Advertisement

Springer Nature is making SARS-CoV-2 and COVID-19 research free. View research | View latest news | Sign up for updates

Decrease of perforin positive CD3+γδ-T cells in patients with obstructive sleep disordered breathing

Abstract

Introduction

Sleep related breathing disorders (SRBD) cause sleep fragmentation, intermittent hypoxia or a combination of both leading to homeostasis perturbations, including in the immune system. We investigated whether SRBD patients with or without intermittent hypoxia show substantial differences in perforin and granzyme-B positive peripheral blood lymphocytes.

Methods

A total of 87 subjects were included and distributed as follows: 24 controls (C), 19 patients with respiratory effort related arousals due to increased upper airway resistance (UAR) without hypoxic events, 24 obese patients with obstructive sleep apnea (OSA) (oOSA), and 20 without obesity (noOSA). After polysomnographic recording, we analyzed in fasting blood samples routine hematologic and biochemical parameters and the percentage of lymphocytes containing the proteins perforin and granzyme-B (GrB). Kruskal-Wallis tests and a posteriori multiple comparisons were applied for statistical analysis of results.

Results

Perforin-positive γδ-cells revealed significant differences between groups (p = 0.017), especially between the Control group and the oOSA (p-value = 0.04); the remaining SRBD groups also showed differences from the control (C vs UAR: p = 0.08; C vs noOSA = 0.09), but they did not raise to statistical significance. There were no differences among the SRBD groups. Granzyme-B cells were decreased in SRBD patients, but the differences were not statistically significant. No additional statistical significant result was found in the other investigated lymphocyte subsets.

Conclusions

Obstructive sleep-disordered breathing is associated with a decrease in perforin-positive CD3+γδ-T cells. Although this finding was detected in lean patients without intermittent hypoxia, the reduction was only statistically significant in obese patients with severe OSA. Because CD3+γδ-T cells play an important role in the control of tumor cells, our findings are directly relevant for the study of the association of OSA and cancer.

Introduction

Sleep is a critical adaptive behavior as it is essential for the maintenance of core homeostatic functions of an organism. A large body of evidence demonstrates the importance of sleep not only for various metabolic and inflammatory pathways, but also for humoral and cellular immune functions [1]. Sleep-related breathing disorders (SRBD) in general and the obstructive sleep apnea (OSA) in particular are extremely prevalent in the general population, and therefore constitute a public health problem. OSA is linked to increased mortality mainly due to higher prevalence of cardiovascular events [2]. The underlying mechanism is still under investigation but it is likely multifactorial. In addition to promoting a pro-atherogenic pattern in the peripheral blood [3], OSA increases nuclear factor kappa B (NFκB)-dependent endothelial inflammation [4]. Recent research has linked cytotoxic lymphocytes (CTL) to ateriosclerotic plaque instability and thus the risk of acute cardio-vascular events [5]. The main mechanism of cellular cytotoxicity is based on the secretion of the proteins perforin and granzymes into immunological synapse between a cytotoxic lymphocyte and a target cell [6]. Ultimately, the combination of perforin and GrB induces cell death by activating the caspase cascade leading to nuclear fragmentation and apoptosis [7]. While enhanced activity of cytotoxic lymphocytes constitutes an attractive idea to explain the increased cardiovascular risk in OSA, currently, there is little evidence to support a causal link between OSA in humans and an increased number or activity of perforin positive CD8+ lymphocytes [8]. Chronic inflammation is known to raise the risk of carcinogenesis [9]. Interestingly, OSA has also been linked to carcinogenesis, opening new possibilities to account for the increased mortality in OSA patients [10]. Intermittent hypoxia, sleep fragmentation, and increase in adipose tissue are three typical features of OSA patients. Any of them is known to influence inflammatory cascades and the immune system [11]. In this study, we tested the impact of each component of OSA in the immune response by analyzing perforin and GrB positive lymphocytes in non-obese patients with either intermittent hypoxia (OSA) or non-hypoxic sleep fragmentation.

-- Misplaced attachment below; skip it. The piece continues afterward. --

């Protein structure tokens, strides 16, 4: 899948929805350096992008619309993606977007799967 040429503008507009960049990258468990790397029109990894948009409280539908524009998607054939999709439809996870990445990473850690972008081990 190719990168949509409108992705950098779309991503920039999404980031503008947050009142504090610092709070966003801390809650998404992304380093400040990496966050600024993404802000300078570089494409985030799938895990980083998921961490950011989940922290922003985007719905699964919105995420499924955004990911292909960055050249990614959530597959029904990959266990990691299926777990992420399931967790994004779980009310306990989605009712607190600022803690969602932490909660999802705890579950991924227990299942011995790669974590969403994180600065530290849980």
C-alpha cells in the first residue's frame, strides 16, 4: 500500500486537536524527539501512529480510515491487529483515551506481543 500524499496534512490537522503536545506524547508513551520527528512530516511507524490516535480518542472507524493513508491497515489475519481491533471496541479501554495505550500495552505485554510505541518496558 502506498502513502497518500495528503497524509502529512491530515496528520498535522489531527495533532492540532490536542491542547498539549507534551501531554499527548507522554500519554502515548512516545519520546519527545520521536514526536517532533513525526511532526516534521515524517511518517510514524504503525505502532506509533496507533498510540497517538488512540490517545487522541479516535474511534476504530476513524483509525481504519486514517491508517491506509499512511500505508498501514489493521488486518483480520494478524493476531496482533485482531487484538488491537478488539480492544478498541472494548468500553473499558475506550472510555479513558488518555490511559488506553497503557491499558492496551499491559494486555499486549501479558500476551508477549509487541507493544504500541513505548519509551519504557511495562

Material and methods

Subjects